In May 2018, I wrote, but never published, an article titled, “Stretched Too Thin.” It was all about finding balance and included a short checklist to gauge if you were out of alignment. I’m not sure why I didn’t publish it as it appeared to be complete. I thought about tweaking it a bit and then publishing it today, but it simply didn’t feel right, despite the fact I’m stretched thinner than I’ve ever been in my life. For all of the upbeat, positive, and empowering advice, it’s not the place I’m coming from today, so publishing it would seem inauthentic. Here is today’s authentic version…
I’m struggling. Big time.
I left a job with a truly wonderful team back in September for opportunity I thought would elevate and challenge my career. Instead, it wasn’t what I thought and I ended up so stressed and emotionally broken down that I had to quit after only a few months, but not after I fell, face-first off the wagon and continually ate my feelings. It wasn’t pretty. I thought things were turning around when I accepted an adjunct position at the University of Northwestern–St. Paul. I can’t tell you how excited I was; this had been on my career bucket list since I was child. Being able to mold the minds of those headed for a career in public relations was invigorating, especially given the toxic landscape of media today. I had a nice few weeks of only having to worry about teaching, graduate school, and family. It was manageable, however, the money I made from teaching wasn’t enough to sustain our family, so I started interviewing for a full-time job. I landed at a wonderful place that was willing to work around my incredibly inconvenient adjunct schedule and also had a close commute. If you haven’t pieced together yet how many balls I have in the air now, let me break it down for you. I’m working a full-time job; working a part-time adjunct job that when you factor in the commute, prep, and grading endless papers/assignments is borderline a full-time job; attending graduate school (like a part-time job); and am co-manning an overly active, yet adorable, toddler who makes me want to rip my hair out (if he hasn’t already done it to me…literally). Somewhere in there is a marriage I’m attempting to give some love to and some self-care which I’m giving next to no love to. Sigh.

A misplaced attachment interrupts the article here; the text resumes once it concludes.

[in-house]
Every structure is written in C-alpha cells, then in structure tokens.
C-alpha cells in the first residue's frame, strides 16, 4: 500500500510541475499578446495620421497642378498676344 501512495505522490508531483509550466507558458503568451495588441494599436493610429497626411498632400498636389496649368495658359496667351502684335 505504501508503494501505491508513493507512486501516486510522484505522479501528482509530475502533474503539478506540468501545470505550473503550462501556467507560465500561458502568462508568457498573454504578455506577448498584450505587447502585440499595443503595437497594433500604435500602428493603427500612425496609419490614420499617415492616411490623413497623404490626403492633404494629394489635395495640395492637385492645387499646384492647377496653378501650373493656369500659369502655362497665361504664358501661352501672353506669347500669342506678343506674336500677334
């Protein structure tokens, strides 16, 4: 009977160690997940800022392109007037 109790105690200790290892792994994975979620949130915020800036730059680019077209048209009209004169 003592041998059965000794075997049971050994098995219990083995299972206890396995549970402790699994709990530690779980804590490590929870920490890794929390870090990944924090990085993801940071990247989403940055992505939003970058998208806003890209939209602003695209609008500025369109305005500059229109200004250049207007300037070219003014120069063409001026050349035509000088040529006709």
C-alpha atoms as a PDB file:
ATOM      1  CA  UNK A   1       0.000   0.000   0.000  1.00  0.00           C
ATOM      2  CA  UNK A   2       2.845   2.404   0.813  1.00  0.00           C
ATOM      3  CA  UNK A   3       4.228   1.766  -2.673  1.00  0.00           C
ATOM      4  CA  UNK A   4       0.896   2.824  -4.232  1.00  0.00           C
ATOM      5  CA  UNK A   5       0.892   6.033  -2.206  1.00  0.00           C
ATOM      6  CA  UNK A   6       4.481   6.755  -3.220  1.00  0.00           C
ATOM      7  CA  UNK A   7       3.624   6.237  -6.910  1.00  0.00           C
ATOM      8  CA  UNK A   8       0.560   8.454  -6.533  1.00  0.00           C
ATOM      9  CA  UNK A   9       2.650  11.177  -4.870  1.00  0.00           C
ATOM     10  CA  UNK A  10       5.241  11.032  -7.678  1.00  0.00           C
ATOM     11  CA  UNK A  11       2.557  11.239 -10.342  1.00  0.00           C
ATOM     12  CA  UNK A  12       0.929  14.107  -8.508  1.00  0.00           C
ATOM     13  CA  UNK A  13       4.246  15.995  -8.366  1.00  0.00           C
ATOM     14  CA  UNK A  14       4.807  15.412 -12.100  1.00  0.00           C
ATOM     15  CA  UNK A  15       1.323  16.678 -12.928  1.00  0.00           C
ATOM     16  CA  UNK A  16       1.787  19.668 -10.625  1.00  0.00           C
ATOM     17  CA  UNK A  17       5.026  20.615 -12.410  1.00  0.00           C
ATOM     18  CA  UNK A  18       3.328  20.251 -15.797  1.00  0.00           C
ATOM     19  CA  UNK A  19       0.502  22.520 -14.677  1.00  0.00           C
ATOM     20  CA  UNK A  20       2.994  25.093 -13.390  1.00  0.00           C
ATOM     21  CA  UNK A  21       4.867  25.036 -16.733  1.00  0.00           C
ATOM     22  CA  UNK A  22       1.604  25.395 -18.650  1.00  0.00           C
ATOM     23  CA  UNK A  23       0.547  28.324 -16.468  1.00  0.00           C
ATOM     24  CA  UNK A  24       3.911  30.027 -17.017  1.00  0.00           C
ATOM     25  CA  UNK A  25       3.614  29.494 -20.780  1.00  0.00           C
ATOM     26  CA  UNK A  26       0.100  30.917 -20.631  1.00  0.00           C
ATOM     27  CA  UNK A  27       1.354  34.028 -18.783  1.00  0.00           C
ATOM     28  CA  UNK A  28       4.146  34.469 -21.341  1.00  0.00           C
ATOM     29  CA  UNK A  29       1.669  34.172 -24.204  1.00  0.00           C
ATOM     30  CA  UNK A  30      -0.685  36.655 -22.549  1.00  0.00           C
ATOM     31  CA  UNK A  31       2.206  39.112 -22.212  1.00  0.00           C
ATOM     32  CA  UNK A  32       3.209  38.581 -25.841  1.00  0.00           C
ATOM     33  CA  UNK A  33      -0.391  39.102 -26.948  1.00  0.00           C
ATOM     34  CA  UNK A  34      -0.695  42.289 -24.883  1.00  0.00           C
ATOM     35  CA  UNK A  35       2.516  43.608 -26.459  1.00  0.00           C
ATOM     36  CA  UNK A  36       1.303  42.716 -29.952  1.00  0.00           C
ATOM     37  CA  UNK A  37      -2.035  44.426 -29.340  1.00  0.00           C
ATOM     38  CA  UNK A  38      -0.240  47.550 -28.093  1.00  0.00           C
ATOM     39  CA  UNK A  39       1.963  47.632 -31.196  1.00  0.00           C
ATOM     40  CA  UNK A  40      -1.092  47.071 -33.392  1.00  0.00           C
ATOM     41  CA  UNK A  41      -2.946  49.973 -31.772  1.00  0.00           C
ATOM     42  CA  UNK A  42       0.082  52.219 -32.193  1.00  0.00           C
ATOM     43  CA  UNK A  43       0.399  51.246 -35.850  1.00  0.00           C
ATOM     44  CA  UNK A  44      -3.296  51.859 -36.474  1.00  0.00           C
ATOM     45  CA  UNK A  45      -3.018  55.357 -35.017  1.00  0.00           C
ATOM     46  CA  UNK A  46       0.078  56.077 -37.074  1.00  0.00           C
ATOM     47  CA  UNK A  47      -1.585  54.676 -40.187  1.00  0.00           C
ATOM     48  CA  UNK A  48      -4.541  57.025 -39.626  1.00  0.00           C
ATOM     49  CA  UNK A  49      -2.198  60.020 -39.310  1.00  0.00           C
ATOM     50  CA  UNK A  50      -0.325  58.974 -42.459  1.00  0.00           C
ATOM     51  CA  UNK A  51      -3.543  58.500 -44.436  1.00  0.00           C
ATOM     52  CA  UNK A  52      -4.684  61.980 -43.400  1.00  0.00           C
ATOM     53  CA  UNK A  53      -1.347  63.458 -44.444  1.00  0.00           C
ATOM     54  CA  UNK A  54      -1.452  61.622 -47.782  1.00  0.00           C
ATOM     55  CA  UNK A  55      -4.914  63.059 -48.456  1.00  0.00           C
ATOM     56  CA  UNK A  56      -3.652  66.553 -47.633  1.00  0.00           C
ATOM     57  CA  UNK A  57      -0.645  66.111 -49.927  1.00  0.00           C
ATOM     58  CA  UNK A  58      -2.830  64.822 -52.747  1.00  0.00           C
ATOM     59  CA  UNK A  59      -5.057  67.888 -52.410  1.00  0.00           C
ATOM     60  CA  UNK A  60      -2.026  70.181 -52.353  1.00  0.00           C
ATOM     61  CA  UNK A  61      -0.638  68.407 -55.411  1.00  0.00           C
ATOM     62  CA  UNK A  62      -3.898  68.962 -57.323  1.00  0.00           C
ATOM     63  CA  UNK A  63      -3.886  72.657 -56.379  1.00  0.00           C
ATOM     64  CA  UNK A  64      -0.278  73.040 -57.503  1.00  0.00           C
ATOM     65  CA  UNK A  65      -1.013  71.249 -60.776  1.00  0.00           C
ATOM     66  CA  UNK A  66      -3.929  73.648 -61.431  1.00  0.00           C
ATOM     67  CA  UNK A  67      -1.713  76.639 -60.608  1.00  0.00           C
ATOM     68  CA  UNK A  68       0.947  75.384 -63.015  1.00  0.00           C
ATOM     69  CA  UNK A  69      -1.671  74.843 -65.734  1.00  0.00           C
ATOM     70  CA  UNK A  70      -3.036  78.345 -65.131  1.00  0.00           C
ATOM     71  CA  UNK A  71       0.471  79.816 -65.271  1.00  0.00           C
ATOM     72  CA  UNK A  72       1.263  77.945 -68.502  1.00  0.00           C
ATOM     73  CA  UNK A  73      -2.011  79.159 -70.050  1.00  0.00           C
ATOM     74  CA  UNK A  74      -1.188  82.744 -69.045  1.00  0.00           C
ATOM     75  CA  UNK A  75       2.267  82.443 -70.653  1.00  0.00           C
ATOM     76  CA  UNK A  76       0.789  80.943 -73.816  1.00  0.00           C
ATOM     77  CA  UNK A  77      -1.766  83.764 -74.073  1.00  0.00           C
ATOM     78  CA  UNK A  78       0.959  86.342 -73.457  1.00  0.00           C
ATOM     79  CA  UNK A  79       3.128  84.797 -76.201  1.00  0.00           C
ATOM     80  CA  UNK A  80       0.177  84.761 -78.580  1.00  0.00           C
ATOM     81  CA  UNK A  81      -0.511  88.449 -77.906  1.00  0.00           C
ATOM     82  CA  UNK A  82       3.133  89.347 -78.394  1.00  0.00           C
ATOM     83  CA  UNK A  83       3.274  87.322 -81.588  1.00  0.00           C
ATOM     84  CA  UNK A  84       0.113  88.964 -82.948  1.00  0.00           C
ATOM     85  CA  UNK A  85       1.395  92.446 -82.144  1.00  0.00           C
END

Clearly, I’m stretched too thin.
Now, if that wasn’t enough, this past weekend was the first-year anniversary of a best friend dying and tomorrow would’ve been my brother’s (not blood related) 40th birthday. Put a fork in me, I’m so freaking past being done.
I realize everyone struggles and it could always be worse (not helpful advice, so please don’t give it…to anyone), but that’s simply not enough to pull me out of the massive hole I’ve dug for myself. I’m in a cavern of stress and grief. Stress from an overly packed schedule that won’t lighten up until May when teaching is done, and more stress from the guilt of being so imbalanced I’m lacking time for myself and family. I’m grieving my old pre-baby life, the one which would’ve easily allowed me to attend memorial/remembrance bingo parties and nephew’s hockey tournaments. Also, the life that would’ve allowed me plenty of sleep, weekend time to recharge, or take an impromptu vacation to get some damn vitamin D because I live in the stupid tundra and am buried in snow.
Life is difficult, dark, and messy. It’s also beautiful, light, and full of endless potential. Right now, for me, it’s the former–a season in my life I’m weathering. I don’t know what God’s overall message or plan is for this time, but I’m continuing to look, even if through wearied, tear-fulled eyes. If you’re struggling, keep looking. Ask for help. Talk to someone…or write. Try not to hide away; strength can be found with others and in Him. Even though I feel like I’m drowning, I know I need to stop fighting, relax, and let my life vest do its job. There will come a time when I will swim at-ease again. Today is just not that day…and tomorrow’s not looking good either. But there will come a time when the clouds part, the sun shines on my face again, and I understand the lessons from the struggle.